Jay Winik’s book is a general narrative of World War II. He has included stories both prior to and following 1944. This includes several important issues with which FDR dealt throughout the war but were decided in 1944.
By 1944, Roosevelt was showing symptoms of the heart disease that would eventually kill him. And the stress and strain of conducting a war very likely contributed to his death on 12 April 1945, weeks before the German surrender.
Winik follows closely the long story of our knowing, but ignoring the fate of Eastern European Jewry. It must be remembered that the “refugee problem” could, for the most part, not be solved until after the defeat of Adolf Hitler’s Germany. Pressed to do something about the desperate plight of the Jews, Roosevelt’s and his generals’ response was to bring an end to the war as soon as possible.
There were oral testimonies of the conditions in the camps but no visual evidence until the war was over. Would it have been different had the informants whose stories Winik tells had videos and photographs as their evidence?
Winik follows the escape narratives of several men who got to Switzerland and reported the situation to U.S. embassy officials. Their reports then landed on a desk in Henry Stimson’s War Department where they sat. It was not so much that these reports were disbelieved; rather taking action on the information competed with other military and political priorities. The Roosevelt Administration was, in 1944, planning a cross-channel invasion and a massive air offensive to destroy Germany’s production of armaments and particularly aircraft. The North African and Italian campaigns hoped to free the Mediterranean from German control and also split up the German-Italian alliance. Where did an effort to rescue Germany’s prison populations fit into the larger goal of unconditional surrender?
Consider this quandary. Hungarian Jews had been relatively safe under the dictatorship of Miklos Horthy. But in March 1944, the Wehrmacht and the SS occupied Hungary and were making plans for the transport of 750,000 Hungarian Jews to labor camps in Poland and elsewhere. Adolf Eichmann was part of that planning. Joel Brand, a rescue worker from Romania, passed on an offer by Eichmann that would allow one million Hungarian Jews to leave the county in return for receiving 10,000 trucks. The proposal stipulated that those trucks could only be used on the Eastern Front, that is, against the Russians. The SS was apparently co-operating; Heinrich Himmler was hoping to create a split between the Soviets and Anglo-Americans. It was not an acceptable bargain, and sadly a good portion of Hungarian Jewry perished.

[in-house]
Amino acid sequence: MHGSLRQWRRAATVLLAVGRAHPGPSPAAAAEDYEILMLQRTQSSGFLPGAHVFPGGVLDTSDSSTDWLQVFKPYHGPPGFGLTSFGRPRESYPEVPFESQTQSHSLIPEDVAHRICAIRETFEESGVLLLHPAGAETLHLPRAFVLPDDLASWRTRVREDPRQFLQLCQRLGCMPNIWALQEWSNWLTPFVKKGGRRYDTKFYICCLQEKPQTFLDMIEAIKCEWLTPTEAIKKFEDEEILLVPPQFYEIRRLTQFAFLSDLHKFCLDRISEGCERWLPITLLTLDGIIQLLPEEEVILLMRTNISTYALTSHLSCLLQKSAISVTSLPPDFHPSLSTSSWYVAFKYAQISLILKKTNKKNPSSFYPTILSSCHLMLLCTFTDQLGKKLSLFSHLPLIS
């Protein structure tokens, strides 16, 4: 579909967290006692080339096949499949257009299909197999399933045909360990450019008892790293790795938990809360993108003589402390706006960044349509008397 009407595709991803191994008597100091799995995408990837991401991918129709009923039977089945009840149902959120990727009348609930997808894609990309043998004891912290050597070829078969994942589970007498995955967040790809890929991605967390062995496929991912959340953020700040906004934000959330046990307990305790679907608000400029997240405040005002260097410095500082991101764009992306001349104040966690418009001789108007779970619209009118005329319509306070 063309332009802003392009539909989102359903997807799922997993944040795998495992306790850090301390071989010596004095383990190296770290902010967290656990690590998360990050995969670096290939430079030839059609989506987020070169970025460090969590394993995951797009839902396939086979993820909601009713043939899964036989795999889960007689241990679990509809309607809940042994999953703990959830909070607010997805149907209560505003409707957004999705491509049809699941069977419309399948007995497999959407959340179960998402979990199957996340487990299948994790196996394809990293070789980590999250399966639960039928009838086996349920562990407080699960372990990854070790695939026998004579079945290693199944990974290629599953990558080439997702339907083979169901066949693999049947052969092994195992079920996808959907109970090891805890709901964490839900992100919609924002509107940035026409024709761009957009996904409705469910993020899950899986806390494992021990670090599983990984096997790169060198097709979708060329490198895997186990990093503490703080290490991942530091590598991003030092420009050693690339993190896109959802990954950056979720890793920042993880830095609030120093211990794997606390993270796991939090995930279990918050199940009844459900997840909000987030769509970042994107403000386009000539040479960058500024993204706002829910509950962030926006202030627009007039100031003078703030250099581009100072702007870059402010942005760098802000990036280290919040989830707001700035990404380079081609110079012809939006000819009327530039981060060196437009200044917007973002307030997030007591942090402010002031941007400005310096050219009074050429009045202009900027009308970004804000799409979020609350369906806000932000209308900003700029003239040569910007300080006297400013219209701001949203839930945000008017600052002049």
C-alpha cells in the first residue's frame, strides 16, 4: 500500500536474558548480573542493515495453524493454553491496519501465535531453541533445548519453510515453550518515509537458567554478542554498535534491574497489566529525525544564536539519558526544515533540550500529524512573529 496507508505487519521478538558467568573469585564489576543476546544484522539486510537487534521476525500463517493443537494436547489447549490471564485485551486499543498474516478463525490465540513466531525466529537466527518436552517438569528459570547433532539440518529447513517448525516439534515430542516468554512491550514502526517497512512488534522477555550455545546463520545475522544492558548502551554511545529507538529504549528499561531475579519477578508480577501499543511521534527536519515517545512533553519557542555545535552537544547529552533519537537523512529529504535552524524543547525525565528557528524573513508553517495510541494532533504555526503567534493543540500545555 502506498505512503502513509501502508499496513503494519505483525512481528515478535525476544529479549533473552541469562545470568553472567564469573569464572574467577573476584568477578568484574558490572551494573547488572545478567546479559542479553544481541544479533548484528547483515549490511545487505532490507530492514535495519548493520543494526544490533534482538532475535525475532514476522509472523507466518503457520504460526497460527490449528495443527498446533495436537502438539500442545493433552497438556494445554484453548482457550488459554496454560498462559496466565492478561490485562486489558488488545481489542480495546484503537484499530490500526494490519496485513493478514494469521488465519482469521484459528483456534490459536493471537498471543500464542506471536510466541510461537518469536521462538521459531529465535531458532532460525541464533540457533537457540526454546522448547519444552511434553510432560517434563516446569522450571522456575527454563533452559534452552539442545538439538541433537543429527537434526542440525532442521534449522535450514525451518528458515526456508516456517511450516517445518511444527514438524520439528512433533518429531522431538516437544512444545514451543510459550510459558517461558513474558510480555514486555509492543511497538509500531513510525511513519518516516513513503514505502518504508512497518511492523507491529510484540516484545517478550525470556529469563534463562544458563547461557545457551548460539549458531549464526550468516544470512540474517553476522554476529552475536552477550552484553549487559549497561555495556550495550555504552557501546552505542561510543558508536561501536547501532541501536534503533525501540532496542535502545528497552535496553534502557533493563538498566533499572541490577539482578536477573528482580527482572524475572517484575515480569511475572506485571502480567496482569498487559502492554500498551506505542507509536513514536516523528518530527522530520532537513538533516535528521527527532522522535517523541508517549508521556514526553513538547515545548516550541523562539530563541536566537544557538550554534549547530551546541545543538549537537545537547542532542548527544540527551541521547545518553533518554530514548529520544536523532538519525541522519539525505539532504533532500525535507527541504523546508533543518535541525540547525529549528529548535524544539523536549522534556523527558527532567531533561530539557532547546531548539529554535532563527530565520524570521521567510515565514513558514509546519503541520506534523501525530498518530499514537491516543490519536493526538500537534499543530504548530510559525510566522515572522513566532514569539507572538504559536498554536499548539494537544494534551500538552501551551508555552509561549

What finally got FDR to act on the refugee issue? Henry Morgenthau, Jr., a German-American Jew, long-term friend, and Roosevelt’s Secretary of the Treasury, lobbied for Roosevelt to act on the considerable information that he had received about the perils to European Jewish life. Also in November 1943 a group of Senators, led by Guy Gillette of Iowa, threatened to introduce a resolution urging action. To head that off, FDR issued an executive order creating a War Refugee Board. It did good work on many small rescue projects, but the author feels that the big opportunity was missed.
A good example of our quandary was the proposal that we bomb the railroads leading to Auschwitz and the gas chambers there and elsewhere. By 1944 our bombers could reach Auschwitz from Italian airports. American bombers had recently destroyed an oil refinery near Auschwitz. The proposal, however, was not taken up. The American Army Air Corp had its own set of objectives and was reluctant to change them due to outside pressure. Also pin-point bombing runs of the kind involved required considerable planning and intelligence, and they risked the lives of American pilots, a scarce war resource.
The ‘cold war’ that followed WWII shaped the ways that stories about the War were told. By the late ‘40s, the two superpowers were competing for domination of Eastern and Central Europe. Hence the Russian contribution to defeating the Nazis was minimized. There was a revival of that historiography when the two superpowers began finding ways to get along.
Perhaps this cold war milieu is best understood by the various accounts of the Warsaw uprising in August 1944. For sixty-three days the Polish resistance fought the German occupation forces. One story has it that the Polish resistance wanted to take credit for having “liberated” their capital by themselves, and hence commenced the street fighting before the Russian army, on the other side of the Vistula River, was in any position to come to their aid.
A second story suffers from the chill of the cold war: the Russians purposefully left the Polish resistance to be destroyed by the Germans, as well as most of the physical city. It turns out that there were two Polish governments in exile, one in London, and one under the thumb of the Russians. Winik largely sides with the anti-Russian account.